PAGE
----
Cover ImageI’ve been thinking a lot about relationships lately.  With everyone I know getting married, it’s inevitable that I’d ponder what marriage means, particularly when everyone is trying to push me into it (and I’m digging in my heels as hard as I can).  I can’t help but feel that they are all pushing me into marriage without any consideration or respect for the relationship that I already have.  Because to me that is what is important – what exists between two people, not how they go about it. 

There are as many treatises singing the praises of marriage as the salvation of society as there are polemics about why it is the road straight to destruction.  Marriage as a social construct has been studied to death (or divorce).   But very rarely does a reader uncover a fine-focused discussion about what is the relationship between two people.  Or what such a relationship could be, freed from the trappings of social obligation.

I read this book when I was a teenager, with no personal conception of love or committment or monogamy. I was “in love” with a new boy every five minutes (more if class just got out and everyone was milling around the hallway).  I was not exactly the target audience and to be honest I don’t even remember where or why I picked it up.  Still something about this book clearly resonated it’s dog eared like crazy.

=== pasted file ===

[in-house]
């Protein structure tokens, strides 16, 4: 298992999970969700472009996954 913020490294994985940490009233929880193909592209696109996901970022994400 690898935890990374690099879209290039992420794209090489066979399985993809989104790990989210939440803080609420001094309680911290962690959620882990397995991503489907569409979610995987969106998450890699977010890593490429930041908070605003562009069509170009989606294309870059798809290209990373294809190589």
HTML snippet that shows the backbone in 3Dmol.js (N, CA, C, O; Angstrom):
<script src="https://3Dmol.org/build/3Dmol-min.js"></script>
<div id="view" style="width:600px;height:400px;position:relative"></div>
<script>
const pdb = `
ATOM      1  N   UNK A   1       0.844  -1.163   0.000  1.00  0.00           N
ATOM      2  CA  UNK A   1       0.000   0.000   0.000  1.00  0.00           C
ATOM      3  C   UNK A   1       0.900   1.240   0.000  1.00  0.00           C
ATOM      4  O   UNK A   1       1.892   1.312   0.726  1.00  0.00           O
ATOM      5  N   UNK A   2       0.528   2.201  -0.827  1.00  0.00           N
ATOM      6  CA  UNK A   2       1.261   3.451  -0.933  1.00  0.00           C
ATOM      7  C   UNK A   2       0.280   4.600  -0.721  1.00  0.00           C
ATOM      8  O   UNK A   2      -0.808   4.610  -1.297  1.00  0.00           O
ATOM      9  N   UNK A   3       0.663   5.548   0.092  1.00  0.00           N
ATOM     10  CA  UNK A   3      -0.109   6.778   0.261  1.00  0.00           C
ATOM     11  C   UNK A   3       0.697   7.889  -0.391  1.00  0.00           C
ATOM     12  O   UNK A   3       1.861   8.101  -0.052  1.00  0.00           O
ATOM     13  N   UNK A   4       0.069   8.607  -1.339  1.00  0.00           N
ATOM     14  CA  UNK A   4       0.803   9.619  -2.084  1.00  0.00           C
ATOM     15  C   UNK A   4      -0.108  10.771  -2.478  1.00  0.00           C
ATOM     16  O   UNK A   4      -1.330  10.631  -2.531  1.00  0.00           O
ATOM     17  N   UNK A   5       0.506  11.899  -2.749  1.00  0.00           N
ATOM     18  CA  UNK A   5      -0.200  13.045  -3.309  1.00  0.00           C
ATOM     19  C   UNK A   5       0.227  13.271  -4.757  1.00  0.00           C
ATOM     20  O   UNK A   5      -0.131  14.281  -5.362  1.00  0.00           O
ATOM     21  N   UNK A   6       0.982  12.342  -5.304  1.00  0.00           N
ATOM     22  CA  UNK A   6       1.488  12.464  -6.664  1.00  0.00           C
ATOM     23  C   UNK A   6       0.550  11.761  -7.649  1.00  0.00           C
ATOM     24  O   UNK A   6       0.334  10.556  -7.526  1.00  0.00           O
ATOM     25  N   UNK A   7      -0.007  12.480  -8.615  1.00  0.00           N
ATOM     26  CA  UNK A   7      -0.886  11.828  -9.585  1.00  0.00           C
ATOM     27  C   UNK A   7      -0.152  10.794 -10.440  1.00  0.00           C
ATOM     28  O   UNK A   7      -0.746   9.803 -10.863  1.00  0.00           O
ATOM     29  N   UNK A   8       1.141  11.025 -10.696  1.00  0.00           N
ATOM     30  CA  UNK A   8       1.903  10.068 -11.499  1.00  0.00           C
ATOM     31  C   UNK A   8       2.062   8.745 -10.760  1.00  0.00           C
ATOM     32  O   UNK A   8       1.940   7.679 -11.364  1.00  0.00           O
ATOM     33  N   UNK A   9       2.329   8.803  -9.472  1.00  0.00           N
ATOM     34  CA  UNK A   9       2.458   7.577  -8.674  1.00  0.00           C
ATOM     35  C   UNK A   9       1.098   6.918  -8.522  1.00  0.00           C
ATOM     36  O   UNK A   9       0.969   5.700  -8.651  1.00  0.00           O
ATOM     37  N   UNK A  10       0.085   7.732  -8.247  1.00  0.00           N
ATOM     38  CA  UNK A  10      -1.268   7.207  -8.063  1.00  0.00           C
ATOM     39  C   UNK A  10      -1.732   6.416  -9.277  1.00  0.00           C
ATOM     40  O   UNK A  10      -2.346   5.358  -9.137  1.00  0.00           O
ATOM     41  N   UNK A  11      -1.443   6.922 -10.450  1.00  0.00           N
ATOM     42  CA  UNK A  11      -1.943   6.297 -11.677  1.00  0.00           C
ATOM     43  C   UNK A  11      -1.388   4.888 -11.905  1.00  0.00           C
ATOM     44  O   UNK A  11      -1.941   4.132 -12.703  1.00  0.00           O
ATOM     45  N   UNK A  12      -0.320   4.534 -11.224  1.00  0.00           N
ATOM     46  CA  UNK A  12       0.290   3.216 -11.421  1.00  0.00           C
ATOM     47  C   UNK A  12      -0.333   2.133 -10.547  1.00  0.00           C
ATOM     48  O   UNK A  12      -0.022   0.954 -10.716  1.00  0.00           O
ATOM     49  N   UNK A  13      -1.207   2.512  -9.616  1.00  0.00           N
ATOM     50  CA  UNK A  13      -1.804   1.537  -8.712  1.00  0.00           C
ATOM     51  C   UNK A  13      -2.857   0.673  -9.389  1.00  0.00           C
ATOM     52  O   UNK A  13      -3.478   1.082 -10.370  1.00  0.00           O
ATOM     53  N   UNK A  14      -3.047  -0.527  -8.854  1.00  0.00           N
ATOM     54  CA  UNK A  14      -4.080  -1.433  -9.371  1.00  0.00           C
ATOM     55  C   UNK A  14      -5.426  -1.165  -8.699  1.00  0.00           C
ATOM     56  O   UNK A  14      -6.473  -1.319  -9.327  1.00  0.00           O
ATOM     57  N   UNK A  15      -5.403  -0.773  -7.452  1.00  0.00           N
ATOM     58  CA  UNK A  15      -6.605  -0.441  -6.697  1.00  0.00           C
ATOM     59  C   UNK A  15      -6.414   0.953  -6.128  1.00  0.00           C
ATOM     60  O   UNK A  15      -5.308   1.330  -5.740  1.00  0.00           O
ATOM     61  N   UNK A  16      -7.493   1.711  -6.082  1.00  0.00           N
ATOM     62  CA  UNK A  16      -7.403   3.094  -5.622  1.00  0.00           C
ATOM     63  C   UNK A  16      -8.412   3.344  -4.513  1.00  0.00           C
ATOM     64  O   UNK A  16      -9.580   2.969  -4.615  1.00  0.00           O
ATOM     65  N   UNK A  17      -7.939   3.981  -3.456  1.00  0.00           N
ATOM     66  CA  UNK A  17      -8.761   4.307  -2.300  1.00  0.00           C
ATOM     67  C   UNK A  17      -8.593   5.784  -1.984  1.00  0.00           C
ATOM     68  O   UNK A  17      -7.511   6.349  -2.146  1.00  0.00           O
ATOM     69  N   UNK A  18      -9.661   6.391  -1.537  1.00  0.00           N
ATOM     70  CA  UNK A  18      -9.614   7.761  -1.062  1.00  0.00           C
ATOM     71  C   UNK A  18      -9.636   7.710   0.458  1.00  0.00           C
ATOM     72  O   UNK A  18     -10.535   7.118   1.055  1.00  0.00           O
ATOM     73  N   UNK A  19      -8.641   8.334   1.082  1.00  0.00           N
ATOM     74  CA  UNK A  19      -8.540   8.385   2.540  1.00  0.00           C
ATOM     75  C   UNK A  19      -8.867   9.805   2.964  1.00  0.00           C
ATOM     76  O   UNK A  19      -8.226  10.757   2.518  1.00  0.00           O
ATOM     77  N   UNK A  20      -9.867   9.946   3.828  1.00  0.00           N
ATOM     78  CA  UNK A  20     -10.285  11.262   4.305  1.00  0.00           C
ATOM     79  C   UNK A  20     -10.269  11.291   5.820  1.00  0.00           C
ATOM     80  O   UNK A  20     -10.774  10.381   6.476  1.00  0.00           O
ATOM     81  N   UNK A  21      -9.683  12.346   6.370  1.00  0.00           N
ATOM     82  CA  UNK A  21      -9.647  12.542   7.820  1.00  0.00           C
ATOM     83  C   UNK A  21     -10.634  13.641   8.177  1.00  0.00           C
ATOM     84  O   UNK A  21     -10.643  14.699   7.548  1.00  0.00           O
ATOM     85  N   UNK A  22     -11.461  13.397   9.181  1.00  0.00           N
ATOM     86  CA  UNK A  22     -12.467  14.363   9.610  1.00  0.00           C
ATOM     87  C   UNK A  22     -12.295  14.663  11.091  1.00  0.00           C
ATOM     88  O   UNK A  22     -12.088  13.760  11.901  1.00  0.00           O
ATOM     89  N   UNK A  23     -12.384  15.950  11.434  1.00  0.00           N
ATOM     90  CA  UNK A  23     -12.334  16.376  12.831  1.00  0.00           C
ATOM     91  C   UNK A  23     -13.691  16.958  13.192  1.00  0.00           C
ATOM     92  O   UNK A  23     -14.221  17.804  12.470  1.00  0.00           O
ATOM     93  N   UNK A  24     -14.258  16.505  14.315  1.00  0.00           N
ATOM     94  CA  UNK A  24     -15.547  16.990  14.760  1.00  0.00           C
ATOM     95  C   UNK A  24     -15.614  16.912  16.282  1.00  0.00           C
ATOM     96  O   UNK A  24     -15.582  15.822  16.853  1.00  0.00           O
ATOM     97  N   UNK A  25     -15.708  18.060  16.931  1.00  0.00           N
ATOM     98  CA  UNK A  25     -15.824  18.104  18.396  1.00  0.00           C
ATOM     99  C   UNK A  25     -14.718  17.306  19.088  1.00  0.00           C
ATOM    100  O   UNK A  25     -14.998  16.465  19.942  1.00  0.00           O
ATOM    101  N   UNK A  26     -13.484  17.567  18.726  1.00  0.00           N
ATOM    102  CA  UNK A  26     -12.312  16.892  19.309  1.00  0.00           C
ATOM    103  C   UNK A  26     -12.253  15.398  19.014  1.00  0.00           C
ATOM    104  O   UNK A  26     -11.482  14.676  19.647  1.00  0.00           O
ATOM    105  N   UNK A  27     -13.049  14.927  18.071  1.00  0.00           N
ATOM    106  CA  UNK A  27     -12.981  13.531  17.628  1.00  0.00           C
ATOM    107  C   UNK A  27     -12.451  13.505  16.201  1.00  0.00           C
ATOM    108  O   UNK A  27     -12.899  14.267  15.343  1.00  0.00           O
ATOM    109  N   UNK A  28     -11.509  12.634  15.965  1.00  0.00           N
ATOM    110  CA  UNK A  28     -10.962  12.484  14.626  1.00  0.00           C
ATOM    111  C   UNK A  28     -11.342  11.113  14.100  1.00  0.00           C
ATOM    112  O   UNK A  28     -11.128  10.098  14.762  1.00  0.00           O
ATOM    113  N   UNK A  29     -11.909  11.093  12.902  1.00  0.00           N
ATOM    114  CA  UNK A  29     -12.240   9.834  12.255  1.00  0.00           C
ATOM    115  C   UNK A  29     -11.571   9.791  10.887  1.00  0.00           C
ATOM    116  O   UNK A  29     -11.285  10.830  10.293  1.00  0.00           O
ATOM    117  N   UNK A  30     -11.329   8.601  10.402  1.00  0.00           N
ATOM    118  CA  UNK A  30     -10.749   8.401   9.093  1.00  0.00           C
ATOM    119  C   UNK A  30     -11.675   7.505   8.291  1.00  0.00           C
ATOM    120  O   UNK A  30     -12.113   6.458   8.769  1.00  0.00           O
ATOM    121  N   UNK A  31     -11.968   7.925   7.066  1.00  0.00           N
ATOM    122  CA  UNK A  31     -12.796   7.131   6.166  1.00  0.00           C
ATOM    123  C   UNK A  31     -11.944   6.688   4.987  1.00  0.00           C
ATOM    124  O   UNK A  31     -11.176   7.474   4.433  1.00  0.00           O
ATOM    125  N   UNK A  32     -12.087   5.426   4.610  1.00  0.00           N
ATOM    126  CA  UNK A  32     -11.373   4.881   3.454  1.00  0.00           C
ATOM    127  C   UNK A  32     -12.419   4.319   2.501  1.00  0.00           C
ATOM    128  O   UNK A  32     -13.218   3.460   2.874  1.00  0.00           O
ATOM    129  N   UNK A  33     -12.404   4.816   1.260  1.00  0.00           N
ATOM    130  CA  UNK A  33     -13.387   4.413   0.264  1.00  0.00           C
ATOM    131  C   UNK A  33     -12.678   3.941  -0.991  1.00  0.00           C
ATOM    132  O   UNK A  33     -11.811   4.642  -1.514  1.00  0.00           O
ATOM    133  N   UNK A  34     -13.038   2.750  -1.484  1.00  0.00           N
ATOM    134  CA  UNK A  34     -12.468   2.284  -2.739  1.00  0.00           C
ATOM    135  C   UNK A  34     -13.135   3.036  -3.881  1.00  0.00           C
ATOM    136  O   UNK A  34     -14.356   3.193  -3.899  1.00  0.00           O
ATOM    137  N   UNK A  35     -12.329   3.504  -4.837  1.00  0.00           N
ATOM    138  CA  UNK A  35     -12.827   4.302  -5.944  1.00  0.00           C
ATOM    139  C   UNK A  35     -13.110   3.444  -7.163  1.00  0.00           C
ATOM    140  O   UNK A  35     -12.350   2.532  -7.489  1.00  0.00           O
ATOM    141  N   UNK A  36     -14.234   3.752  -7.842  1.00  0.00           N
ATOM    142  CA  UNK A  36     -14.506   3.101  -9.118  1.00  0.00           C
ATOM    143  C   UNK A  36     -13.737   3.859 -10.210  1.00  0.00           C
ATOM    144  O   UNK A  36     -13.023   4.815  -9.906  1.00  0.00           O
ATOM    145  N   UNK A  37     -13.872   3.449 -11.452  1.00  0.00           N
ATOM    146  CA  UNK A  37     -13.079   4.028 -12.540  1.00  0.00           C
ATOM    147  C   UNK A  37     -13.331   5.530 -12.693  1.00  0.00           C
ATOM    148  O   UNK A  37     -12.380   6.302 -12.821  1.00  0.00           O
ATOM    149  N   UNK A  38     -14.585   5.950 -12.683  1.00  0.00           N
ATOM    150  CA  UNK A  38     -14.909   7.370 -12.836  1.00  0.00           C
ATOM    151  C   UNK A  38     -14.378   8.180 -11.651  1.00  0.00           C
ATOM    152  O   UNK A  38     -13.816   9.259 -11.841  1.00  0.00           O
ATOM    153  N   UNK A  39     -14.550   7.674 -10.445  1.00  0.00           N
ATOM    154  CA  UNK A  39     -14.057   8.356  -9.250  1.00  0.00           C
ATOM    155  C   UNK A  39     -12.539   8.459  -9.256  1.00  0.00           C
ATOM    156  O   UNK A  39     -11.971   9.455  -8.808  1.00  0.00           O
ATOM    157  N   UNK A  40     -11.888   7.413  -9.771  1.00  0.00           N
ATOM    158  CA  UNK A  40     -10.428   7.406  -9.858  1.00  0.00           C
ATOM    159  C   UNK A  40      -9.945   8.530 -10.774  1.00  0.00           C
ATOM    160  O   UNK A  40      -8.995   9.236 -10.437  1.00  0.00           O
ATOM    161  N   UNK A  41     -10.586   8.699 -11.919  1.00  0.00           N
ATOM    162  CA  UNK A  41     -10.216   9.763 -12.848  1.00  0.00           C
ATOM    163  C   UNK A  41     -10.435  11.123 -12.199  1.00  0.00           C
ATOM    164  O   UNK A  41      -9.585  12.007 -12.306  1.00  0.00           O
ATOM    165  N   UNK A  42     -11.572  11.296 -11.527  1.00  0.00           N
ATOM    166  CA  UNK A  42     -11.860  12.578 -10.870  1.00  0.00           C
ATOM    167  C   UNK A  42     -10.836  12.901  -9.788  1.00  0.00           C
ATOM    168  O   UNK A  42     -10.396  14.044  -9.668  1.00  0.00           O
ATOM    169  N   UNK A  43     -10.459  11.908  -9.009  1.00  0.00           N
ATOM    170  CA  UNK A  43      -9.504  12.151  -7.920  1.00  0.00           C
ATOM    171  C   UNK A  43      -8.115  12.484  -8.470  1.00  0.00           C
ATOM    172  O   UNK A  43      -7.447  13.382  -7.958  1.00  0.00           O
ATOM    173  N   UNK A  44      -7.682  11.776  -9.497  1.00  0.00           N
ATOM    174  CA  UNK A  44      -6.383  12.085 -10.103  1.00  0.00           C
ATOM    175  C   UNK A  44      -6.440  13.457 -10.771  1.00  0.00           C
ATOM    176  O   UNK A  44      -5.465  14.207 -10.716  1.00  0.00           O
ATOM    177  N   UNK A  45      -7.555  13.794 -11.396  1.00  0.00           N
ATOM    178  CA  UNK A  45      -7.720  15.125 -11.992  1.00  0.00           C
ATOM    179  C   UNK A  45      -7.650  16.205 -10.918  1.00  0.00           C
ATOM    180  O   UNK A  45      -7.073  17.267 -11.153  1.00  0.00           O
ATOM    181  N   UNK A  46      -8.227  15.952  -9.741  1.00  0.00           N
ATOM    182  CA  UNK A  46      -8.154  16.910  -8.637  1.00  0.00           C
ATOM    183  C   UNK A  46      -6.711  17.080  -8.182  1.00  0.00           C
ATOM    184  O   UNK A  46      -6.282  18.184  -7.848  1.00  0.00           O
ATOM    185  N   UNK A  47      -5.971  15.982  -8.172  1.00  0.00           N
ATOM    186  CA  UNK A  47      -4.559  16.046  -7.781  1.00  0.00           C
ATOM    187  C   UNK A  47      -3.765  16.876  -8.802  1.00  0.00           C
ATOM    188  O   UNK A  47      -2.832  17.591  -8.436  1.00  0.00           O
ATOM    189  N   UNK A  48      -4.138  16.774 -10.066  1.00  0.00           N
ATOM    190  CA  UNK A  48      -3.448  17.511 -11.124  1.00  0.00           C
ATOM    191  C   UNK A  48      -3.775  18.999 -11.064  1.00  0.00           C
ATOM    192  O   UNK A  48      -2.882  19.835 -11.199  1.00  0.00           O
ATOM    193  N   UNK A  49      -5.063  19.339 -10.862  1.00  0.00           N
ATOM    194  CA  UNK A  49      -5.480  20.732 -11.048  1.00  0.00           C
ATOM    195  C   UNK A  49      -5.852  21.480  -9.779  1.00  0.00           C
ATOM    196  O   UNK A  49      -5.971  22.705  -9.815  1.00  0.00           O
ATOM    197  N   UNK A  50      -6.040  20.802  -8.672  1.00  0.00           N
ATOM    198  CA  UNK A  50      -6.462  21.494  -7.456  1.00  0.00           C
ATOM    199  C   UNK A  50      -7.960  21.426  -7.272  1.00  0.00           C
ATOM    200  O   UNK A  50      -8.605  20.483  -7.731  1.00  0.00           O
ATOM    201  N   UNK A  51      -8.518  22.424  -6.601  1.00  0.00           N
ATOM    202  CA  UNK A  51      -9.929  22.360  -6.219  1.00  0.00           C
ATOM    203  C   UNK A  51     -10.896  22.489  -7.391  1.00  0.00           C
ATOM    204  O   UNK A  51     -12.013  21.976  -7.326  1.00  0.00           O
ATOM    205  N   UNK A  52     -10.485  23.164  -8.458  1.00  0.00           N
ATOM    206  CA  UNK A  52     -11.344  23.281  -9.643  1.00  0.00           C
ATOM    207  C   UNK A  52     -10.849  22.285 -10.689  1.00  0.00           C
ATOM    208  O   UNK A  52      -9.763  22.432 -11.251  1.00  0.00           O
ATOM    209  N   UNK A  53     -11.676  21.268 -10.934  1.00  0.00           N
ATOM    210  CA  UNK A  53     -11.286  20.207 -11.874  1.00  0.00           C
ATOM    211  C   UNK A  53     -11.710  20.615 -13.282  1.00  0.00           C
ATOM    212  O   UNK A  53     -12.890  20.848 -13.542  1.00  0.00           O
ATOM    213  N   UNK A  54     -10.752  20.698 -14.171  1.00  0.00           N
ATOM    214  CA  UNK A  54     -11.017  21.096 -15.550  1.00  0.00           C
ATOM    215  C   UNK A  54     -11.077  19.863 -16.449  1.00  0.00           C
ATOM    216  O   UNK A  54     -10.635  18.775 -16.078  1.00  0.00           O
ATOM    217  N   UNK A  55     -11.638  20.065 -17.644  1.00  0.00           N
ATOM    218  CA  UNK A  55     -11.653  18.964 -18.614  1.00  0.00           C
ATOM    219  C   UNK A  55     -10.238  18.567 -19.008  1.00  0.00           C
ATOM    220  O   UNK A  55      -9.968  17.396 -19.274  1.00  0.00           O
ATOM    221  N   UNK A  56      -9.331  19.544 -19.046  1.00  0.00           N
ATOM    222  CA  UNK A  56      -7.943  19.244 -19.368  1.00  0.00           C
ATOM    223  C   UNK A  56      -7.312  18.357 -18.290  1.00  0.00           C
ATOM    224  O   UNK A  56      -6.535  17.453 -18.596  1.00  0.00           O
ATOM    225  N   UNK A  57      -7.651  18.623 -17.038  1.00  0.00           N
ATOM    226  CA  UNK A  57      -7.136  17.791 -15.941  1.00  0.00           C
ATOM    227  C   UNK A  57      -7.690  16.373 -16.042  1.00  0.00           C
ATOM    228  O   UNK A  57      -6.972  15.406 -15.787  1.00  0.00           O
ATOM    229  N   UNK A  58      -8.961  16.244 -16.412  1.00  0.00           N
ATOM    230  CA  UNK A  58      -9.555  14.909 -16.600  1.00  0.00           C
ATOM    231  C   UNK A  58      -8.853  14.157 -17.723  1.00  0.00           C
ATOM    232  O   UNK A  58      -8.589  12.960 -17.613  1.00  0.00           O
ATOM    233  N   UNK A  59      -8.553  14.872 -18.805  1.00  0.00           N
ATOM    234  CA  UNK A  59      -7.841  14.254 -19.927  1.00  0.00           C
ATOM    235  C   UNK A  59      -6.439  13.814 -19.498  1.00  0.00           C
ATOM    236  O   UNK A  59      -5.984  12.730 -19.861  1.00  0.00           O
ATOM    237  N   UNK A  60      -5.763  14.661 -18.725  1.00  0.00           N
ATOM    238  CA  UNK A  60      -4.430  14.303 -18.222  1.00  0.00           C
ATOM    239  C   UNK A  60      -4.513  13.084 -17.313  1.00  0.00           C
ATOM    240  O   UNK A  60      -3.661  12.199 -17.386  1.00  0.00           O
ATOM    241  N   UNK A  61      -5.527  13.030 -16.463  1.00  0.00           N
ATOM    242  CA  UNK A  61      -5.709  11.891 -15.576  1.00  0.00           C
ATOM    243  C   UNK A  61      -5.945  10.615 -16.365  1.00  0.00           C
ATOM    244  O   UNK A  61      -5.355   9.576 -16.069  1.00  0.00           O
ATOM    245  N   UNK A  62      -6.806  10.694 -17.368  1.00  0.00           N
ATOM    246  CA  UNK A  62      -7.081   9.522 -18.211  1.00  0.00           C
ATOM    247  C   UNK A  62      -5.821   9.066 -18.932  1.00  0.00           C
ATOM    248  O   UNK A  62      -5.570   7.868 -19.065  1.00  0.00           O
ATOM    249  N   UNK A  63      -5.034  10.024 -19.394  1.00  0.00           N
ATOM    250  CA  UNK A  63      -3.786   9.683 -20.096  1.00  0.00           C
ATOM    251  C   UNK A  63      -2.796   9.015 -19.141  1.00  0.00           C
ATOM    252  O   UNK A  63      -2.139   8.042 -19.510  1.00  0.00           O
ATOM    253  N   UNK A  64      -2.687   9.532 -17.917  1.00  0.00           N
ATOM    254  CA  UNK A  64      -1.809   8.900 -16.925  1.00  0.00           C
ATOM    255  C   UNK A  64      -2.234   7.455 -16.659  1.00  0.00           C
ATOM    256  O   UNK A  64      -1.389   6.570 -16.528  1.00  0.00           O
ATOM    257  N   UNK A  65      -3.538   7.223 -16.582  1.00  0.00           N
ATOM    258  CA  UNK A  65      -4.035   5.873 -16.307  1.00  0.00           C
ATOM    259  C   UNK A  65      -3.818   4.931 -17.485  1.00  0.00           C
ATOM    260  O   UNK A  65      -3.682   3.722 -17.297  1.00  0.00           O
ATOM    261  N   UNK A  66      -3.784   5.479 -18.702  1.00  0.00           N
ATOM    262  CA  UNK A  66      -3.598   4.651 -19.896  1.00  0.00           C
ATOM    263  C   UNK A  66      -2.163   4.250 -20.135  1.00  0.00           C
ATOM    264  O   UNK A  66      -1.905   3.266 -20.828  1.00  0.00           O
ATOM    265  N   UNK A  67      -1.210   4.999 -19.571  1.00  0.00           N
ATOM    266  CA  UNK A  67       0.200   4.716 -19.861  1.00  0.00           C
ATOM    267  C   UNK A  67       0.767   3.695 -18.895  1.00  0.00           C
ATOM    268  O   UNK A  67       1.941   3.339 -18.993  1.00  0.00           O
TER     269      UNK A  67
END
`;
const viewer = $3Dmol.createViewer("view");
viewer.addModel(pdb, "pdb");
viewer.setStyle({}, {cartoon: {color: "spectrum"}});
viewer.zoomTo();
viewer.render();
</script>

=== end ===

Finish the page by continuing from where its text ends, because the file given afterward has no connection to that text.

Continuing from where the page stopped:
This old mistress, as she calls herself, has been a wife; she has both succeeded and failed as a wife.  However, she has flourished as a mistress (that relationship lasted decades longer than her marriage).  Young wives, smug in their newfound stability and alleged wisdom (haven’t they accomplish what everyone aspires to?) will think she has nothing to say to them.  As a young non wife, I disagree.   She has an awful lot to say and we should all be listening.

This book is about love and about relationships and how society and marriage constrict them.  It’s about being a woman first and a wife or lover second (or even third or fourth).  It’s about working for your own livelihood.  It’s about not needing a man to complete you.  Advice to a Young Wife was written in the 60’s, as told by a then 70 year old woman (Or is she just a fictional construct? I’ve never been able to decide).  It’s surprising to hear how feminist her ideas are, particularly when you consider she was likely born in the 1800’s.

The Old Mistress is not opposed to love.  Far from it.  Her ideas and advice support love.  It’s about not taking it for granted – not making housework and motherhood negate the need for it.  It’s about bringing the best of yourself forward to not only your husband or lover, but your children and the rest of the world.  It’s about being a singular being, content within oneself.  Because only then, she contends, will you find a complementary being that suits you.  Only then will you find a healthy love which makes both parties better.

She says it so simply and so well that I feel that my own inadequate words are butchering something beautiful. This little book is a treasure.  Even my ignorant teenage self knew enough to be impressed.